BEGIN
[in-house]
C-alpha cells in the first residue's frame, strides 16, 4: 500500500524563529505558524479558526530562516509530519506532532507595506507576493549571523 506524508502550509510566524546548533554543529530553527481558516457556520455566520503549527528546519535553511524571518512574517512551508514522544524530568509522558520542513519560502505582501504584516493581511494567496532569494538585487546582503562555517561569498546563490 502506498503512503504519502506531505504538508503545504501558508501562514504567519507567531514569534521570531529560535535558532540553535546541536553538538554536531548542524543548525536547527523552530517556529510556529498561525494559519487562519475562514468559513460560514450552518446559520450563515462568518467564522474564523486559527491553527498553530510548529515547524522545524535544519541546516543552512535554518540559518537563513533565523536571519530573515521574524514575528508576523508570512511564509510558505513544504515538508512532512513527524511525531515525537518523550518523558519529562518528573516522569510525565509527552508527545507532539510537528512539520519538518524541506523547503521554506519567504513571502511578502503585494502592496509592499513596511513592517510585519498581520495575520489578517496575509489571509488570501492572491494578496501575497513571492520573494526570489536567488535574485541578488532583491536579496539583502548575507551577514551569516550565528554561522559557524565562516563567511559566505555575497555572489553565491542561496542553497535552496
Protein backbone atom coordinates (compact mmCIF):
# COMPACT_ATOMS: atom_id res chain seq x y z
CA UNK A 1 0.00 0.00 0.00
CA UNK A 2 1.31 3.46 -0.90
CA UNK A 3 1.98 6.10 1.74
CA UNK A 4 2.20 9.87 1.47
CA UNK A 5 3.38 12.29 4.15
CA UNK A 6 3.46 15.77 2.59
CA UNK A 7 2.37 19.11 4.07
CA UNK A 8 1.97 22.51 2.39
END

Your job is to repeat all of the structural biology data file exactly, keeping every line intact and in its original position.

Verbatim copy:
[in-house]
C-alpha cells in the first residue's frame, strides 16, 4: 500500500524563529505558524479558526530562516509530519506532532507595506507576493549571523 506524508502550509510566524546548533554543529530553527481558516457556520455566520503549527528546519535553511524571518512574517512551508514522544524530568509522558520542513519560502505582501504584516493581511494567496532569494538585487546582503562555517561569498546563490 502506498503512503504519502506531505504538508503545504501558508501562514504567519507567531514569534521570531529560535535558532540553535546541536553538538554536531548542524543548525536547527523552530517556529510556529498561525494559519487562519475562514468559513460560514450552518446559520450563515462568518467564522474564523486559527491553527498553530510548529515547524522545524535544519541546516543552512535554518540559518537563513533565523536571519530573515521574524514575528508576523508570512511564509510558505513544504515538508512532512513527524511525531515525537518523550518523558519529562518528573516522569510525565509527552508527545507532539510537528512539520519538518524541506523547503521554506519567504513571502511578502503585494502592496509592499513596511513592517510585519498581520495575520489578517496575509489571509488570501492572491494578496501575497513571492520573494526570489536567488535574485541578488532583491536579496539583502548575507551577514551569516550565528554561522559557524565562516563567511559566505555575497555572489553565491542561496542553497535552496
Protein backbone atom coordinates (compact mmCIF):
# COMPACT_ATOMS: atom_id res chain seq x y z
CA UNK A 1 0.00 0.00 0.00
CA UNK A 2 1.31 3.46 -0.90
CA UNK A 3 1.98 6.10 1.74
CA UNK A 4 2.20 9.87 1.47
CA UNK A 5 3.38 12.29 4.15
CA UNK A 6 3.46 15.77 2.59
CA UNK A 7 2.37 19.11 4.07
CA UNK A 8 1.97 22.51 2.39